In her article Odile Ferly considers the literary movement of Créolité. This arose in the French Caribbean in the late 1980s and is characterised by the use of a French heavily influenced by the Creole language. Ferly examines how the linguistic project of Guadeloupean writer Sylviane Telchid has many similarities to those of the créolistes in its elaboration of a border language that recreates the rhythm and imagery of Creole, while remaining accessible to non-Creole speakers. She considers how Telchid succeeds in gendering her text, thereby challenging the sexist assumptions of many of her male counterparts – in particular the leaders of the créolité movement – that men are the main producers of culture in the French Caribbean.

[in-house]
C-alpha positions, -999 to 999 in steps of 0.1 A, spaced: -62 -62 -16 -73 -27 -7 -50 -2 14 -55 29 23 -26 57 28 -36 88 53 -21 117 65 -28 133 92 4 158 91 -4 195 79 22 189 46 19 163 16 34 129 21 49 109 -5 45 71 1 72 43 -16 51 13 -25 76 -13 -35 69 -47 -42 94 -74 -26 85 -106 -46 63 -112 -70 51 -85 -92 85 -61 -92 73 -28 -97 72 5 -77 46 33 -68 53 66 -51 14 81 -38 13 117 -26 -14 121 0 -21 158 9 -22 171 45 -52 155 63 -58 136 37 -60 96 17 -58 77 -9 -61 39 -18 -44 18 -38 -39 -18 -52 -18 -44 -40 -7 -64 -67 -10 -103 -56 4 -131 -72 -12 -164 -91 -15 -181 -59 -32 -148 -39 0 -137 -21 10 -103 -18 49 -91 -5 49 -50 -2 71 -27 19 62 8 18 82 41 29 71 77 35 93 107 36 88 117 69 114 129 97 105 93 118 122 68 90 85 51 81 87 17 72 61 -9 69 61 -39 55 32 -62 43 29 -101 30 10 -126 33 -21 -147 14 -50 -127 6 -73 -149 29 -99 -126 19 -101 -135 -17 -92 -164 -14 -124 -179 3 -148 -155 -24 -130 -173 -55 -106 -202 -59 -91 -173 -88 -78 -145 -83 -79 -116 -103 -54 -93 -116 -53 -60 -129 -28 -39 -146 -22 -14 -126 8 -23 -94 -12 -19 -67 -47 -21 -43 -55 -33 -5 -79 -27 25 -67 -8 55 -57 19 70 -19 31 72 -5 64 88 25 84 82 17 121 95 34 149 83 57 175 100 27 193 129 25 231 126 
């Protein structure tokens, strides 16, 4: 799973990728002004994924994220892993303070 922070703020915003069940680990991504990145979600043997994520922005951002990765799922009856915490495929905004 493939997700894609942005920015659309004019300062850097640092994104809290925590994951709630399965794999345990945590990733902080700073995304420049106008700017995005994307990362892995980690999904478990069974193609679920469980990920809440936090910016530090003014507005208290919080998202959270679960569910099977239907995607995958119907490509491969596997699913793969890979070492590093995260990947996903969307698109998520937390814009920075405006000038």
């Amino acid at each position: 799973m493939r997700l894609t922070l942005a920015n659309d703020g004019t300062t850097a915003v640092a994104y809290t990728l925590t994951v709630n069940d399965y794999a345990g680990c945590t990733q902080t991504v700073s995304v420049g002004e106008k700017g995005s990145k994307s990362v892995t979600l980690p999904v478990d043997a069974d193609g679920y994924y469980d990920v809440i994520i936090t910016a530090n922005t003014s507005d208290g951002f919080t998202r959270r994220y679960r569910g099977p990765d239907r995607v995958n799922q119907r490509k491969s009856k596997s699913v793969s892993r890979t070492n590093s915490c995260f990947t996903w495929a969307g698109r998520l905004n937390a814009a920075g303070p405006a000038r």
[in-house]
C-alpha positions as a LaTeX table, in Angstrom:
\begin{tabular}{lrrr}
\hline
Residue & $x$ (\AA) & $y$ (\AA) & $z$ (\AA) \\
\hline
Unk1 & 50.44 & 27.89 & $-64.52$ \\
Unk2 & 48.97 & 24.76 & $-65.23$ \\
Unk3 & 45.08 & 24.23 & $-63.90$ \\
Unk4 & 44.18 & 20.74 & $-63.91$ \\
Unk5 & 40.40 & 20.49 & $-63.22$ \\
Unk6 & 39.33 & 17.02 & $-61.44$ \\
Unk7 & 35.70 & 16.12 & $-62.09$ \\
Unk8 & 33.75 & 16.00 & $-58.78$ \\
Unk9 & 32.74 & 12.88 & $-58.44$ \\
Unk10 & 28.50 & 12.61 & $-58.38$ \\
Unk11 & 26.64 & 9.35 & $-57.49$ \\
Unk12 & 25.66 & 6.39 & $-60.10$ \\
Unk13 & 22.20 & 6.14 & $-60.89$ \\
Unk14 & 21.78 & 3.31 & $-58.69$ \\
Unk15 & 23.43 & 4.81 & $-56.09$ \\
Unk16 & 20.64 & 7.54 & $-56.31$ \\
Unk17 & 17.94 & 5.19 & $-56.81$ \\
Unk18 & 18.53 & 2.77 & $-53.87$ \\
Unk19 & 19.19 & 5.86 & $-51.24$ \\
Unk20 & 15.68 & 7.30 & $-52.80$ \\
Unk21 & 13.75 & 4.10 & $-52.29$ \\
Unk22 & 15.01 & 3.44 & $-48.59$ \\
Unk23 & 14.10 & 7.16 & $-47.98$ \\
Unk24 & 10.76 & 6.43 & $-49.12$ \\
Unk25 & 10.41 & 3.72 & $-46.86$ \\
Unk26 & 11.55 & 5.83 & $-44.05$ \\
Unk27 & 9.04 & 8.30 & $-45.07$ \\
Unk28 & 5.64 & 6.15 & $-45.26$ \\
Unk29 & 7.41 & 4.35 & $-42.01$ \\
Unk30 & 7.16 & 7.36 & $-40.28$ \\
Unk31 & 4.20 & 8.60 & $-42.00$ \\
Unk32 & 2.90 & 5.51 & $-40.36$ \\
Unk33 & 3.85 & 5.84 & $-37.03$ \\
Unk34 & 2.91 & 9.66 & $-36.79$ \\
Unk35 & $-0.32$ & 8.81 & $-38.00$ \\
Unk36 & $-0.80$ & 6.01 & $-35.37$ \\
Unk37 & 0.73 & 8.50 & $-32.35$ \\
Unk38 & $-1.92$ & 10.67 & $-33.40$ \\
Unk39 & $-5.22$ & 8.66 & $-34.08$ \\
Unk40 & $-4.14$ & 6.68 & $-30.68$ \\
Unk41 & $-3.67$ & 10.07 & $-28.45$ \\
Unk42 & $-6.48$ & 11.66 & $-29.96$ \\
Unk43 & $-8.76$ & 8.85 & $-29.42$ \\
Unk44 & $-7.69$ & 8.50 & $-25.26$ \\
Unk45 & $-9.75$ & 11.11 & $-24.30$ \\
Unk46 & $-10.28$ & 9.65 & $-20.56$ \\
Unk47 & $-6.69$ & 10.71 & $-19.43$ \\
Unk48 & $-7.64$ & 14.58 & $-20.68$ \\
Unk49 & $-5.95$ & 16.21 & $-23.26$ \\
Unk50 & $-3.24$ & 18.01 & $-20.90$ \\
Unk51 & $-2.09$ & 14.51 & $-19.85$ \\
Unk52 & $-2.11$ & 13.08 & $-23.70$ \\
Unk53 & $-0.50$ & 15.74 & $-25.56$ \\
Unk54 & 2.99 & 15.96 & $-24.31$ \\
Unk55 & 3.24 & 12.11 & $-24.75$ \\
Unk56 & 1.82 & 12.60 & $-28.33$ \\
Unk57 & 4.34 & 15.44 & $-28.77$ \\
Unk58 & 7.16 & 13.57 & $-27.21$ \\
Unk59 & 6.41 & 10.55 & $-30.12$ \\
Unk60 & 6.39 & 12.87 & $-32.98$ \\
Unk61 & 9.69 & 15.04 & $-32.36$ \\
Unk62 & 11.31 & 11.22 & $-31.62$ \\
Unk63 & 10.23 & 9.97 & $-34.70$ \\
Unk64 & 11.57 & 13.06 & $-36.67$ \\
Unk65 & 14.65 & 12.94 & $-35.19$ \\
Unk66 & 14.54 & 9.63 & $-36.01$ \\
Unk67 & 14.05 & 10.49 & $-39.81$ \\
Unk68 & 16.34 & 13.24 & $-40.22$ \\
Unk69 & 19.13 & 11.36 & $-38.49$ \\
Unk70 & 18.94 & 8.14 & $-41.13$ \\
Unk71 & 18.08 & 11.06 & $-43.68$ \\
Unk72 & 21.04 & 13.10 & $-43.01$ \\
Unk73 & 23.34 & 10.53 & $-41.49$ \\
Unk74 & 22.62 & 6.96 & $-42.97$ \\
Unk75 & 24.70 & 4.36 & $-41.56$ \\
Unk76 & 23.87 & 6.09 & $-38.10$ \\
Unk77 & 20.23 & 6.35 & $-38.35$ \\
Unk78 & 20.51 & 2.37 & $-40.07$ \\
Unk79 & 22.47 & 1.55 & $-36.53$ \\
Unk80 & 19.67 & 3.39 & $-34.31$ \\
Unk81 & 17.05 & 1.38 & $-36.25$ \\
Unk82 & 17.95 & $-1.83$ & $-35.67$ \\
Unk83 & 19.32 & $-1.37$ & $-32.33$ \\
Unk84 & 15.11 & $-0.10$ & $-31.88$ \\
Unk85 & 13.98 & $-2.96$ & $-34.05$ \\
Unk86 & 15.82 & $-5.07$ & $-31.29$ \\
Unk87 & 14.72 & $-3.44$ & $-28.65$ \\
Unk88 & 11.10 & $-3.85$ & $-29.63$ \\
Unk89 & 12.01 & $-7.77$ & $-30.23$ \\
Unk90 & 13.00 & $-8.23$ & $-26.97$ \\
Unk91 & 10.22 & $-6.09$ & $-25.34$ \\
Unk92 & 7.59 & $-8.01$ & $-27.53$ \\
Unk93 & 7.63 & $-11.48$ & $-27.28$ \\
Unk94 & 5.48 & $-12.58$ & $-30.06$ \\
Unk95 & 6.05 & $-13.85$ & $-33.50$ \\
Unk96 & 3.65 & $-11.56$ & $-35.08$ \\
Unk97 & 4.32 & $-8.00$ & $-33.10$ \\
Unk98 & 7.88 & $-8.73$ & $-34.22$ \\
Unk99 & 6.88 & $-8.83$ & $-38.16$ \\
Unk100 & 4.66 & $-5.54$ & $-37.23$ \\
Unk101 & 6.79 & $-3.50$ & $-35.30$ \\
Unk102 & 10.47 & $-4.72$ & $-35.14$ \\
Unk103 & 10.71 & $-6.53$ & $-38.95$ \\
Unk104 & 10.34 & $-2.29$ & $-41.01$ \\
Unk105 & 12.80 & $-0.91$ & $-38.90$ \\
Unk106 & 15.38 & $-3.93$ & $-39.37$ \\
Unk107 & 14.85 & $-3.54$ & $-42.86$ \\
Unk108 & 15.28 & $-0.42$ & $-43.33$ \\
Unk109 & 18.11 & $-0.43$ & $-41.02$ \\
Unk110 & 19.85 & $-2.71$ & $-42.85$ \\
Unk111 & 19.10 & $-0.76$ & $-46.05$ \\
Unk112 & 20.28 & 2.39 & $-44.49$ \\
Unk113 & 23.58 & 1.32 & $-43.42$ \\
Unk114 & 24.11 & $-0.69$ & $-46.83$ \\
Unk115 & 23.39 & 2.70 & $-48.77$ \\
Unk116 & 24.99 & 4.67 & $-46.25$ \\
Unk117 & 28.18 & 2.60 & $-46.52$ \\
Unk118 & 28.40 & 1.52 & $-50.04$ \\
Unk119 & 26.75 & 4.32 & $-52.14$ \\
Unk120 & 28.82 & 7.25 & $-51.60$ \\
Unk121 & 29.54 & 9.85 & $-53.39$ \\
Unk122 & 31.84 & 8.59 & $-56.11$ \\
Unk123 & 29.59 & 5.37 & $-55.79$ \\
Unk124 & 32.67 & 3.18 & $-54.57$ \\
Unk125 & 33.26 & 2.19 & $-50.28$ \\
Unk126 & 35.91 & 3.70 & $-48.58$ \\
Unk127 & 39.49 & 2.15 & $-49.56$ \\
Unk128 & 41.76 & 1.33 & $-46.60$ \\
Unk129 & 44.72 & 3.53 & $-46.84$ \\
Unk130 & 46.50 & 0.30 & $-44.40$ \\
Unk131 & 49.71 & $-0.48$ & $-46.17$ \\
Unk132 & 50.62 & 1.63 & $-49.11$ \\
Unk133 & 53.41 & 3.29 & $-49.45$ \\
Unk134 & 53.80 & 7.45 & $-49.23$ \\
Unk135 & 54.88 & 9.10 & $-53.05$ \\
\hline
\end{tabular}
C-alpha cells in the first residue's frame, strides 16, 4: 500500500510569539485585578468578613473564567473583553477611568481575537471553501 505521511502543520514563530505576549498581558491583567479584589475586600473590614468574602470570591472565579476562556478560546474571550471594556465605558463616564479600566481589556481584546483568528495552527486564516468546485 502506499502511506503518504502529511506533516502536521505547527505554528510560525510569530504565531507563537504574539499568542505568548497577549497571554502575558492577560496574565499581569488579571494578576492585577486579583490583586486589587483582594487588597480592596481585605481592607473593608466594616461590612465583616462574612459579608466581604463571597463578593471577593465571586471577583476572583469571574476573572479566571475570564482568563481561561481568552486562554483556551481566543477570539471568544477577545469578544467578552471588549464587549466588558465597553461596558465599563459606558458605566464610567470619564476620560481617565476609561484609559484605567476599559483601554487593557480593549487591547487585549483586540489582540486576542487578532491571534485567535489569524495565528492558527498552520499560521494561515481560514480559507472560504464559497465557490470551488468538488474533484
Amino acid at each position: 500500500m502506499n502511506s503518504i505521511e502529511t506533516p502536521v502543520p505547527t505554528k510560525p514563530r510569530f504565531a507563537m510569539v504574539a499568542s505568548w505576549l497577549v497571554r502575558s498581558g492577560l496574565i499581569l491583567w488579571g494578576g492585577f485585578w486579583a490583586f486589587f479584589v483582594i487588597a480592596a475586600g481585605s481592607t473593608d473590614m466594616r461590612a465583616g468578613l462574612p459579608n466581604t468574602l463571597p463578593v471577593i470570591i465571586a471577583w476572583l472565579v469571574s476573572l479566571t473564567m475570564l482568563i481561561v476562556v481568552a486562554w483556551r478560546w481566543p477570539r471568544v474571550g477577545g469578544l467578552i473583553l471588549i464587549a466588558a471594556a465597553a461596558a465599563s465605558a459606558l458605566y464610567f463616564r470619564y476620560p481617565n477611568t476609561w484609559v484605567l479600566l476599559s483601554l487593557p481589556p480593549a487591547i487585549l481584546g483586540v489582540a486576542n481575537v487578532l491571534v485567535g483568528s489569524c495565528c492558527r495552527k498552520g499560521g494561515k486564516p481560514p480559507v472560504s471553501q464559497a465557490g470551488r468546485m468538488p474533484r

How to Cite:
Ferly, O. “Writing Cultural and Gender Difference: Sylviane Telchid's 'Throvia de la Dominique'”. New Readings, vol. 7, 2004, pp. 1—23. DOI: http://doi.org/10.18573/newreadings.48